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Biofilm Development

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  • Author: Tim Tolker-Nielsen1
  • Editors: Mahmoud Ghannoum2, Matthew Parsek3, Marvin Whiteley4, Pranab Mukherjee5
  • VIEW AFFILIATIONS HIDE AFFILIATIONS
    Affiliations: 1: Department of Immunology and Microbiology, Faculty of Health and Medical Sciences, University of Copenhagen, DK 2000 Copenhagen, Denmark; 2: Case Western Reserve University, Cleveland, OH; 3: University of Washington, Seattle, WA; 4: University of Texas at Austin, Austin, TX; 5: Case Western Reserve University, Cleveland, OH
  • Source: microbiolspec March 2015 vol. 3 no. 2 doi:10.1128/microbiolspec.MB-0001-2014
  • Received 28 February 2014 Accepted 12 August 2014 Published 27 March 2015
  • Tim Tolker-Nielsen, ttn@sund.ku.dk
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  • Abstract:

    During the past decade we have gained much knowledge about the molecular mechanisms that are involved in initiation and termination of biofilm formation. In many bacteria, these processes appear to occur in response to specific environmental cues and result in, respectively, induction or termination of biofilm matrix production via the second messenger molecule c-di-GMP. In between initiation and termination of biofilm formation we have defined specific biofilm stages, but the currently available evidence suggests that these transitions are mainly governed by adaptive responses, and not by specific genetic programs. It appears that biofilm formation can occur through multiple pathways and that the spatial structure of the biofilms is species dependent as well as dependent on environmental conditions. Bacterial subpopulations, e.g., motile and nonmotile subpopulations, can develop and interact during biofilm formation, and these interactions can affect the structure of the biofilm. The available evidence suggests that biofilm formation is programmed in the sense that regulated synthesis of extracellular matrix components is involved. Furthermore, our current knowledge suggests that biofilm formation mainly is governed by adaptive responses of individual bacteria, although group-level activities are also involved.

  • Citation: Tolker-Nielsen T. 2015. Biofilm Development. Microbiol Spectrum 3(2):MB-0001-2014. doi:10.1128/microbiolspec.MB-0001-2014.

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2015-03-27
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Abstract:

During the past decade we have gained much knowledge about the molecular mechanisms that are involved in initiation and termination of biofilm formation. In many bacteria, these processes appear to occur in response to specific environmental cues and result in, respectively, induction or termination of biofilm matrix production via the second messenger molecule c-di-GMP. In between initiation and termination of biofilm formation we have defined specific biofilm stages, but the currently available evidence suggests that these transitions are mainly governed by adaptive responses, and not by specific genetic programs. It appears that biofilm formation can occur through multiple pathways and that the spatial structure of the biofilms is species dependent as well as dependent on environmental conditions. Bacterial subpopulations, e.g., motile and nonmotile subpopulations, can develop and interact during biofilm formation, and these interactions can affect the structure of the biofilm. The available evidence suggests that biofilm formation is programmed in the sense that regulated synthesis of extracellular matrix components is involved. Furthermore, our current knowledge suggests that biofilm formation mainly is governed by adaptive responses of individual bacteria, although group-level activities are also involved.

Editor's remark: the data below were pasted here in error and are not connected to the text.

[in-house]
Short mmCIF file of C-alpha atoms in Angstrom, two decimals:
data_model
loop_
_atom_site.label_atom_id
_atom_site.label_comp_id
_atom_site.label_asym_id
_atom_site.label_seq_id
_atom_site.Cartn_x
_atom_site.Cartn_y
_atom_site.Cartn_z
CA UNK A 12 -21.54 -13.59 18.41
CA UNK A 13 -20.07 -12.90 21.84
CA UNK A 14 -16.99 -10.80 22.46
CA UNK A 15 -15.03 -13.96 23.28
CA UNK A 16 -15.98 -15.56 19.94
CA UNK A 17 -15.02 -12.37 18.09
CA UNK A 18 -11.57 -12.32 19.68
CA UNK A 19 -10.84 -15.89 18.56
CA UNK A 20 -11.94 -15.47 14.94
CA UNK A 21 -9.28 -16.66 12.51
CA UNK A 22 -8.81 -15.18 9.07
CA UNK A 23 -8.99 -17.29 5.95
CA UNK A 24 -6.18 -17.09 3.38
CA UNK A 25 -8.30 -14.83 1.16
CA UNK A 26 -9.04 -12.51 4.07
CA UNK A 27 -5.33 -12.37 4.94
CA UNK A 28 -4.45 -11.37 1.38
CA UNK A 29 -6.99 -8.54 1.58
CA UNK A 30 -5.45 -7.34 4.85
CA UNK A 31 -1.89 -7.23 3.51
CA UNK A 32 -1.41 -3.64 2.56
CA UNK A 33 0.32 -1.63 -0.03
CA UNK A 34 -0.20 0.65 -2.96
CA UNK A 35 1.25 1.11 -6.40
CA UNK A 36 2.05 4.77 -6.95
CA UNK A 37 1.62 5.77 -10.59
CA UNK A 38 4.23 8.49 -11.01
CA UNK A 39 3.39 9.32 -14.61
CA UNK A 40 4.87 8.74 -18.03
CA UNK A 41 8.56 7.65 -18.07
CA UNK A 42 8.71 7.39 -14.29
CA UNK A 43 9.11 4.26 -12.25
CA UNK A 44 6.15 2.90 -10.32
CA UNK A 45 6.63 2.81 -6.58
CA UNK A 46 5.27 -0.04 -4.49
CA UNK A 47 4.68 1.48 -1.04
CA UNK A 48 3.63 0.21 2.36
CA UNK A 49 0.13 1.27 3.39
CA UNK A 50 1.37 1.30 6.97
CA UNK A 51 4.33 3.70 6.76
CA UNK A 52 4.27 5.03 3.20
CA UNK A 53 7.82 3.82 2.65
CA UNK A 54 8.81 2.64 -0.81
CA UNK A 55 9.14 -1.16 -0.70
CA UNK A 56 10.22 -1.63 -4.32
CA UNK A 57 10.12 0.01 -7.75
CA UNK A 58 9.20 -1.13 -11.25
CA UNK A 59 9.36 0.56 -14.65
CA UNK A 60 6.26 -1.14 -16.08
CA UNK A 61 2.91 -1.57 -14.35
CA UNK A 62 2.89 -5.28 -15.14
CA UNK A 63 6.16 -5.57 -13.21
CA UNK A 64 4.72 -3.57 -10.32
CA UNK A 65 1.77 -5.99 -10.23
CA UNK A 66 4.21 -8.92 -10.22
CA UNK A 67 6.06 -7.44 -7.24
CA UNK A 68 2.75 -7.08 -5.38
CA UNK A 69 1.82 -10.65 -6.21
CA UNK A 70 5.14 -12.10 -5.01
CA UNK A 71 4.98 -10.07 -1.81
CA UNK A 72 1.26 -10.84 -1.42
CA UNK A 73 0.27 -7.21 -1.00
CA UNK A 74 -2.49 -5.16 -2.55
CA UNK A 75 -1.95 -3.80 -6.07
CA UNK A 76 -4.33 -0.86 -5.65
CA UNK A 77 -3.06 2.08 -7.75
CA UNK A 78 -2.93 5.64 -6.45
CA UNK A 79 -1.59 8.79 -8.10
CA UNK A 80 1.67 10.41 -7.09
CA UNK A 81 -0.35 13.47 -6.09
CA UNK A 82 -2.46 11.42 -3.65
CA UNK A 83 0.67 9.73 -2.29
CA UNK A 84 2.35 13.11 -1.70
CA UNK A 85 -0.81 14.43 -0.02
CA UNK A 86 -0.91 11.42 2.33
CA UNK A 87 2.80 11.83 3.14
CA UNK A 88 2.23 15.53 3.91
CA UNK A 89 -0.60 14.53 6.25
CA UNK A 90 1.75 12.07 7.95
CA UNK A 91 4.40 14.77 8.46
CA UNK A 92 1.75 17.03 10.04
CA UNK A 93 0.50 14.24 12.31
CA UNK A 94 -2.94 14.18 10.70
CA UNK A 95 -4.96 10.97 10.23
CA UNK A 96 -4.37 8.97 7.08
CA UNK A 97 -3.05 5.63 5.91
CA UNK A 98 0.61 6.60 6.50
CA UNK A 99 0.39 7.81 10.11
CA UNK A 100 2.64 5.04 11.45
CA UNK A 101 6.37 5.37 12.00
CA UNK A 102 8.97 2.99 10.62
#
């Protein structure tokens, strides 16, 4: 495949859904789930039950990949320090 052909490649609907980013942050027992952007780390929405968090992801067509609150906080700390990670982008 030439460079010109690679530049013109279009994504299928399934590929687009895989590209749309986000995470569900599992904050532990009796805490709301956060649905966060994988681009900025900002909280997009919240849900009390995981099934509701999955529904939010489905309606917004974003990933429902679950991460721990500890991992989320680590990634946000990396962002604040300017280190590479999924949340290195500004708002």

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FIGURE 1

Confocal laser scanning microscopy (CLSM) images showing spatial structures in flow-chamber-grown 5-day-old biofilms formed by (A) Gfp-tagged (green fluorescent) , (B) Gfp-tagged , and (C) a mixture of Gfp-tagged and DsRed-tagged (red fluorescent) . Bars, 20 μm. Adapted from reference 43 with permission from the American Society for Microbiology. doi:10.1128/microbiolspec.MB-0001-2014.f1

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FIGURE 2

CLSM micrographs acquired in 5-day-old PAO1 biofilms grown on (A) glucose minimal medium and (B) citrate minimal medium. The central pictures show-top down fluorescence projections, and the flanking pictures show vertical sections. Bars, 20 μm. Adapted from reference 47 with permission from Wiley-Blackwell publishing. doi:10.1128/microbiolspec.MB-0001-2014.f2

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FIGURE 3

CLSM vertical sections acquired in a color-coded biofilm grown in a flow chamber on glucose minimal medium. The CLSM micrographs were acquired in a 4-day-old biofilm which was initiated with a 1:1 mixture of Yfp-tagged (yellow fluorescent) PAO1 wild type and Cfp-tagged (cyan fluorescent) mutants. Bars, 20 μm. Adapted from reference 50 with permission from Wiley-Blackwell publishing. doi:10.1128/microbiolspec.MB-0001-2014.f3

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